The Nebraska event I presented was a outdoor expo, where kids get to try all sorts of activities to get them out into the great outdoors. Events included shooting guns, learning about animals, fishing, camping skills, kayaking  and more.  It was an amazing event and an important one to help increase utilization of parks and the great outdoors.  I was brought into that event thanks to The Nebraska Game and Parks Commission and a grant from Nebraska Humanities.

I presented there with my TR Camp. a reproduction of a Teddy Roosevelt hunting camp.

In camp, kids get to immerse themselves in an 1880’s hunting camp experience to learn about conservation and hunting and it’s importance –  from Roosevelt himself!  They get a idea of what it was like to hunt with a President; what he brings and needs for a hunt and; to see and discuss animal skins he collected and what they are used for.  I have done this camp for many years at history events with a very positive response, so I expanded the camp for 2015 and have been booked for a few outdoor expos.  Like other events of this type, there are “School days” and “Public days”.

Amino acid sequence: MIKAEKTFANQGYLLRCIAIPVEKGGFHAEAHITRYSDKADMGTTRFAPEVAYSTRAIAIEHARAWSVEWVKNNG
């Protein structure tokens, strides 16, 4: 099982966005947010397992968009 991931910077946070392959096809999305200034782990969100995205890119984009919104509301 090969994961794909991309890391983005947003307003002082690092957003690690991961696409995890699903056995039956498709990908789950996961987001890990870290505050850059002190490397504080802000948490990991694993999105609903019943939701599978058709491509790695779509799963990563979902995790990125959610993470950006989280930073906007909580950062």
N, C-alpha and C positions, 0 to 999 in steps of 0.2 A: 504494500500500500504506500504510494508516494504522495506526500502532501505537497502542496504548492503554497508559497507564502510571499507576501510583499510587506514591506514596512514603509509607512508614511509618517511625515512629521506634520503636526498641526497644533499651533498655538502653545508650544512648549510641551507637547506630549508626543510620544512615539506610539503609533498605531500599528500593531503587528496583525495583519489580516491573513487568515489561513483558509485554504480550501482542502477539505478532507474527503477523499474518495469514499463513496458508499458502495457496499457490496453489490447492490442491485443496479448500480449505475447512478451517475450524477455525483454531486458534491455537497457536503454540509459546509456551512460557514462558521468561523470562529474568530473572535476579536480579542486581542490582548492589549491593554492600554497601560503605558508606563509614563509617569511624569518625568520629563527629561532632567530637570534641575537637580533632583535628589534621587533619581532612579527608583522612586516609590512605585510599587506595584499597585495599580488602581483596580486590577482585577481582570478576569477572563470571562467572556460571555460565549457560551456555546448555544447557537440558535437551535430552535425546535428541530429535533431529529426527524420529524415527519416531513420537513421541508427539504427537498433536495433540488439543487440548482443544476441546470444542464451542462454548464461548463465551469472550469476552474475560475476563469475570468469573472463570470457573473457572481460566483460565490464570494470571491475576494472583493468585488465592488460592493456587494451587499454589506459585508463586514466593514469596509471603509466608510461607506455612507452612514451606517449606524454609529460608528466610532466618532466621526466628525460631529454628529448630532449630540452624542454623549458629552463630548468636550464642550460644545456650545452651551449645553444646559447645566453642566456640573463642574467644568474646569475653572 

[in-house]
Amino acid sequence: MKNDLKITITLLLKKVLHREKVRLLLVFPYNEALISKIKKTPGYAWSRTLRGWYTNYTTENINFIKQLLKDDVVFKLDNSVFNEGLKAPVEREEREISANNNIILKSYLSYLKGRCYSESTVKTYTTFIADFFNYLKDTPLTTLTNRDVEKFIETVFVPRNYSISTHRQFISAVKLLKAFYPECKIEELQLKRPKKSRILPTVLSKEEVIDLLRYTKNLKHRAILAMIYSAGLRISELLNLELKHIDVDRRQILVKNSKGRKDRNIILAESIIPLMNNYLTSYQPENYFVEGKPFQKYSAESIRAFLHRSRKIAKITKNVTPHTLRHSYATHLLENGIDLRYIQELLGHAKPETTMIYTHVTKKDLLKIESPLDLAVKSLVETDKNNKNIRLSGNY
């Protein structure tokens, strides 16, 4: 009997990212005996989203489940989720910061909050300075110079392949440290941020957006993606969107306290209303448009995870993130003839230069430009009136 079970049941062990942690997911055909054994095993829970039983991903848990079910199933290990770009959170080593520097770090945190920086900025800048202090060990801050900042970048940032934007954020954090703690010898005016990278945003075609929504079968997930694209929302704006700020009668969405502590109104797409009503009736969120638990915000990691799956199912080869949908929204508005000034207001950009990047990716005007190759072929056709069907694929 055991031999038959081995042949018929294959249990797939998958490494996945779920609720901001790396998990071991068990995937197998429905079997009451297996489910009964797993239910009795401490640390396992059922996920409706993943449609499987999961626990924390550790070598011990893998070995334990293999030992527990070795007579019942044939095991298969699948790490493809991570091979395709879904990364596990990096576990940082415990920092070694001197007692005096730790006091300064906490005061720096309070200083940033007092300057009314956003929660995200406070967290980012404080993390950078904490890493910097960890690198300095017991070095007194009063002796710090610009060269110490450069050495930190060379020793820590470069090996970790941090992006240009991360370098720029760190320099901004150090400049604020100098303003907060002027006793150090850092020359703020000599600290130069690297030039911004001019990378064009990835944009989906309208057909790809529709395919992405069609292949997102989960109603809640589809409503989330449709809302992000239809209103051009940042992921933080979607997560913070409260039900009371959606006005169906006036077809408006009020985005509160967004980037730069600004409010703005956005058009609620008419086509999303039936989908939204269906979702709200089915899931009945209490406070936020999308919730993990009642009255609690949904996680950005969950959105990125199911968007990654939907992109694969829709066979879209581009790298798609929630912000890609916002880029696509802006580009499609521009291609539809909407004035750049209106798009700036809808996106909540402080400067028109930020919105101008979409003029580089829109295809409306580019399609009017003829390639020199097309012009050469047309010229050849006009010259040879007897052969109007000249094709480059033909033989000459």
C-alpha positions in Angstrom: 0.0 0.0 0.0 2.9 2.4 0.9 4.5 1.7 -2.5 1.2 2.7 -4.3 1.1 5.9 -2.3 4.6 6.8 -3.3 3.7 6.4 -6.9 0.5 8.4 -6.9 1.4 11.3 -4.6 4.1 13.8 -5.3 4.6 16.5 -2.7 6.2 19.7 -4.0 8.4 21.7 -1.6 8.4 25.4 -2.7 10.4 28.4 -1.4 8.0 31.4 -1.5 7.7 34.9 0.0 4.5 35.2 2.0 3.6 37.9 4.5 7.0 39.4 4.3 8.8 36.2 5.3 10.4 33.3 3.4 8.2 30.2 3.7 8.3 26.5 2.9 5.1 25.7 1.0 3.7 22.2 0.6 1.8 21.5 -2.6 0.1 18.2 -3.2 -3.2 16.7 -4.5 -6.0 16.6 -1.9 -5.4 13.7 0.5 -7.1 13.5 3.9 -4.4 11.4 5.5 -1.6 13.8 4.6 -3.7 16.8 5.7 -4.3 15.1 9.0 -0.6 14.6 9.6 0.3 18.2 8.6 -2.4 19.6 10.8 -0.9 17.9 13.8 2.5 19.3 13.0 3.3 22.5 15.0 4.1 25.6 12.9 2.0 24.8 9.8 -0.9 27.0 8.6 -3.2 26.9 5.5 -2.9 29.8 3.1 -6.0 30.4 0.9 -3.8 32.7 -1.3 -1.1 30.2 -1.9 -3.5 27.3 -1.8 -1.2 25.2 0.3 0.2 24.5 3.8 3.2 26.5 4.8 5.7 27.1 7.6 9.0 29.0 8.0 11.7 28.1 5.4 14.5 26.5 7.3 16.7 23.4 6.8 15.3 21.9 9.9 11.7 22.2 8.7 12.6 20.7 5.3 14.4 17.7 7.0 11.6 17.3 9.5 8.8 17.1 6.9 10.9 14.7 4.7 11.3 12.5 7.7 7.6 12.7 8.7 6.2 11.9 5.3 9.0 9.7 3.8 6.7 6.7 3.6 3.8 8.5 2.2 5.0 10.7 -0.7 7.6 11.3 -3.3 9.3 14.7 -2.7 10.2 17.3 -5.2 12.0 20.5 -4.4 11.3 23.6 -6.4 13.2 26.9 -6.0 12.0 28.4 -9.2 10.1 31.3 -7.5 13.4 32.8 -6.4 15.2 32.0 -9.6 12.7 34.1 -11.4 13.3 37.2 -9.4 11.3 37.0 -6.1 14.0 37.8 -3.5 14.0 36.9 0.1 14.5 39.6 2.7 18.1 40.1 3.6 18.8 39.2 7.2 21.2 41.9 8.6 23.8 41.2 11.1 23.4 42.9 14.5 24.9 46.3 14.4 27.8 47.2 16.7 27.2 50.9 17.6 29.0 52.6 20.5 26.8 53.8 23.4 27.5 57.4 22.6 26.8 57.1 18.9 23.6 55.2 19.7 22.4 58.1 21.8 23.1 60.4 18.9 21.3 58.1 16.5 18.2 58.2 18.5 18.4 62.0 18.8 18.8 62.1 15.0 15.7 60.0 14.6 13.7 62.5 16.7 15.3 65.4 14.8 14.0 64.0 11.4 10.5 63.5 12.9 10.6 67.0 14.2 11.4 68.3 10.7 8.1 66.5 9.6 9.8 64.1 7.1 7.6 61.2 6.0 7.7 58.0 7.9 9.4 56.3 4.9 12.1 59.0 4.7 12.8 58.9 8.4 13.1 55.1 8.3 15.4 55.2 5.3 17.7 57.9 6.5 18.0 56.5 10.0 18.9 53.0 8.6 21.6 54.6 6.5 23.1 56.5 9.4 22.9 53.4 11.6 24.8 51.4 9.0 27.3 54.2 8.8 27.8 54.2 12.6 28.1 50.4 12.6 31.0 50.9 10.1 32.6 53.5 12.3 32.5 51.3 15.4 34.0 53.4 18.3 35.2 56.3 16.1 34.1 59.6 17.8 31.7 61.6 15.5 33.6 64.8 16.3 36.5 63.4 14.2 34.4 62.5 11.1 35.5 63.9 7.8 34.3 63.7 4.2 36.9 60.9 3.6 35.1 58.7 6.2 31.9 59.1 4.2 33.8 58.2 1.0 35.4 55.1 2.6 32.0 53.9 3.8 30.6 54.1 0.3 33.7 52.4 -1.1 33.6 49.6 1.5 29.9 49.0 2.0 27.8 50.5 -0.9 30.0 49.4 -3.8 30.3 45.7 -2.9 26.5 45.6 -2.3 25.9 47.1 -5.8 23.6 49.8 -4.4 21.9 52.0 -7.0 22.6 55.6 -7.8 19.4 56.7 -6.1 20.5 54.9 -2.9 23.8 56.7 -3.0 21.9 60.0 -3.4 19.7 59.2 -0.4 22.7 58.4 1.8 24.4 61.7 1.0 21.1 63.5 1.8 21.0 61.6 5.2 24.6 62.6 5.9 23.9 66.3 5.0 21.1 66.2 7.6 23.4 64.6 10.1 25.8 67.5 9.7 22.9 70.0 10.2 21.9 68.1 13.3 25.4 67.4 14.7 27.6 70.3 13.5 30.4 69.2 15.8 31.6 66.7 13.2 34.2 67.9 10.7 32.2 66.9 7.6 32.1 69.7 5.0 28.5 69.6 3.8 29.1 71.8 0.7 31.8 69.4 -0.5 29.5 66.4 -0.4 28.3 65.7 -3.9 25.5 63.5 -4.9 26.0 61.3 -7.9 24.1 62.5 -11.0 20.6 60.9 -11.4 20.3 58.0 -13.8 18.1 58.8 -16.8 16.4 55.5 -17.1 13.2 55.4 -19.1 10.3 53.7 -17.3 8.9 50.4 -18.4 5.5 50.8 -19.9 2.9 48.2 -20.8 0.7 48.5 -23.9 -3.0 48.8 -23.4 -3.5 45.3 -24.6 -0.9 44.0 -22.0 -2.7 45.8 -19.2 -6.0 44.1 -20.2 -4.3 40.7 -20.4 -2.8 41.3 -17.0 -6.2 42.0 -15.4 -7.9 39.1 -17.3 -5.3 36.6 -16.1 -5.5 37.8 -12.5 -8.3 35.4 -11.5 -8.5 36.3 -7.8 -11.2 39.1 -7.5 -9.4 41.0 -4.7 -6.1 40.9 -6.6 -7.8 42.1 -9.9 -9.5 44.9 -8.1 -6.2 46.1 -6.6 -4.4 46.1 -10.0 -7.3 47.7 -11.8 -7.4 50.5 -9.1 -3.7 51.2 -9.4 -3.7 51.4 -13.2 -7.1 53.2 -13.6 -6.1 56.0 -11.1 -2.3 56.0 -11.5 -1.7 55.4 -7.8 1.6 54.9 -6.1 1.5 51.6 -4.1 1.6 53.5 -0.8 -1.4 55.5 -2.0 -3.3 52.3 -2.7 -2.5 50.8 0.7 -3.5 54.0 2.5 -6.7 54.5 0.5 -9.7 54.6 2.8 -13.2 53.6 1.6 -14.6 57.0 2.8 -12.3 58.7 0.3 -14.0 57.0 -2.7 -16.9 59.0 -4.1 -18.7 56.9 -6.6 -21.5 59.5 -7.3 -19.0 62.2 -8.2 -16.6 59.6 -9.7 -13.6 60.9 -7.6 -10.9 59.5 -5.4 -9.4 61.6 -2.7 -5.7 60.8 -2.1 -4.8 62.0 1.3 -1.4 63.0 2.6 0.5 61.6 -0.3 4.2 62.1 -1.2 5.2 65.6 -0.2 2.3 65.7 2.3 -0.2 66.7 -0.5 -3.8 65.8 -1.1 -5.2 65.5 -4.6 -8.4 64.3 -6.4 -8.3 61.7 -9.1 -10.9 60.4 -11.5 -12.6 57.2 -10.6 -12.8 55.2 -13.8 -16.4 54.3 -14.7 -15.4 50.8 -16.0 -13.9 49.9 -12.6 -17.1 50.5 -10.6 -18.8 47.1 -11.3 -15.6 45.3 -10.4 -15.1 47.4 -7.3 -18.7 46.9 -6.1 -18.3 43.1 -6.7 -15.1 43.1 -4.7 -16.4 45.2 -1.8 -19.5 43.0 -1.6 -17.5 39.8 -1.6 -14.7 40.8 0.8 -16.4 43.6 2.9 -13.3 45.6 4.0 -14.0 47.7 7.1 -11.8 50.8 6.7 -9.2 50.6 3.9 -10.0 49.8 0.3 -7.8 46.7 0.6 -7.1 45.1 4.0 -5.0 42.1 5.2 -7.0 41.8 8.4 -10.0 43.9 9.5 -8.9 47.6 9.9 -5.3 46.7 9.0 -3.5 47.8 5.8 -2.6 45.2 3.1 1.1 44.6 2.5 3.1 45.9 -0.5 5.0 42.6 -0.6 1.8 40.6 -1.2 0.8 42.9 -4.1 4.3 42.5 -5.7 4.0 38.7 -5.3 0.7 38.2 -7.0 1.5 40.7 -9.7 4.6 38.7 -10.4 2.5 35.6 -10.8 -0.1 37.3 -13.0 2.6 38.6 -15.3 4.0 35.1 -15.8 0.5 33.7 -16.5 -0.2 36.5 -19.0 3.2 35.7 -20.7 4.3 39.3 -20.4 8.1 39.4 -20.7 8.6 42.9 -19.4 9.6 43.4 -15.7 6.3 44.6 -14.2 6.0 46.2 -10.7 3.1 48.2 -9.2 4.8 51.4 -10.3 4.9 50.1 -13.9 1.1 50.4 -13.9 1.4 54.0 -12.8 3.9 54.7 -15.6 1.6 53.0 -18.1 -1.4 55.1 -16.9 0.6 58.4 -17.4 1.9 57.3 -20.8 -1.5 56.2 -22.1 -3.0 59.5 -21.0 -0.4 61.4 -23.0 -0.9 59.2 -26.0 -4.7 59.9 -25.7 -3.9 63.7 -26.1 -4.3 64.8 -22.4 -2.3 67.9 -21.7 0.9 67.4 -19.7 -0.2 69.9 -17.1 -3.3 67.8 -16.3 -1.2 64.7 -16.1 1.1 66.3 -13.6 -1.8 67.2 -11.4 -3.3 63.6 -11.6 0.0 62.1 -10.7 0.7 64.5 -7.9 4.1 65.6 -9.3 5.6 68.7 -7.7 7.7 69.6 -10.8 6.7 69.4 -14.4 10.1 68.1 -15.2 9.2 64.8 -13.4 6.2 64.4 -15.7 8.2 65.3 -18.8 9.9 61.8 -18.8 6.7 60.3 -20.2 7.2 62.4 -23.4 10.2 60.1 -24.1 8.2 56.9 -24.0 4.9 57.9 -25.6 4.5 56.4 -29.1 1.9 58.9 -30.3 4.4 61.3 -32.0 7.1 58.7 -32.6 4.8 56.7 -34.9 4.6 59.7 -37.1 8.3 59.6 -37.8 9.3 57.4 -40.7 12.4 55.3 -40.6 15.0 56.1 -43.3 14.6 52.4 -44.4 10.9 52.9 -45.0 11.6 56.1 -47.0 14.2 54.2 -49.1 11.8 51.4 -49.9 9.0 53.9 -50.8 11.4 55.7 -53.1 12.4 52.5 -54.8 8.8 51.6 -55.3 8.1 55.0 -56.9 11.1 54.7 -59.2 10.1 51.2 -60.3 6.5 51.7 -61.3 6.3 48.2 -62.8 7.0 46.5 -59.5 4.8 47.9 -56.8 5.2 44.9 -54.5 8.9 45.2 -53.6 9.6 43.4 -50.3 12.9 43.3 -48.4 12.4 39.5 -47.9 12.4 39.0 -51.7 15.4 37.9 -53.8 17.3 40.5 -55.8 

On the first day after the kids had gone home, I was organizing my camp when a vehicle pulled up and a gentleman walked to my camp and introduced himself as a local elementary school Principal.   He told me he stopped by the camp to visit because when his kids arrived back from the expo, he asked them to tell him their favorite activity at the expo. He expected shooting a shotgun or archery or another activity, but the majority of the kids told him they enjoyed their time with President Roosevelt.  He just wanted me to know.

I smiled a toothy Roosevelt grin as I shook his hand.

I am not telling you this to impress you, I am telling you to impress upon you what I have learned as I have hone my skills in presenting as Roosevelt: Children crave to know things but they need a reason to want to know.  They like hero’s and people they can relate.

Children relate to Roosevelt because he overcame obstacles that they themselves face everyday.  They want reassurance that even though a single day may be hard, that is just a small bump in the road.  They want to know its alright to ask questions; to go on an adventure; to fail.  They want to be part of something big – a shared place where they can have opportunity.  They want what Roosevelt promised – by contributing their skills, they can be something incredibly special in all the world: they can be an American.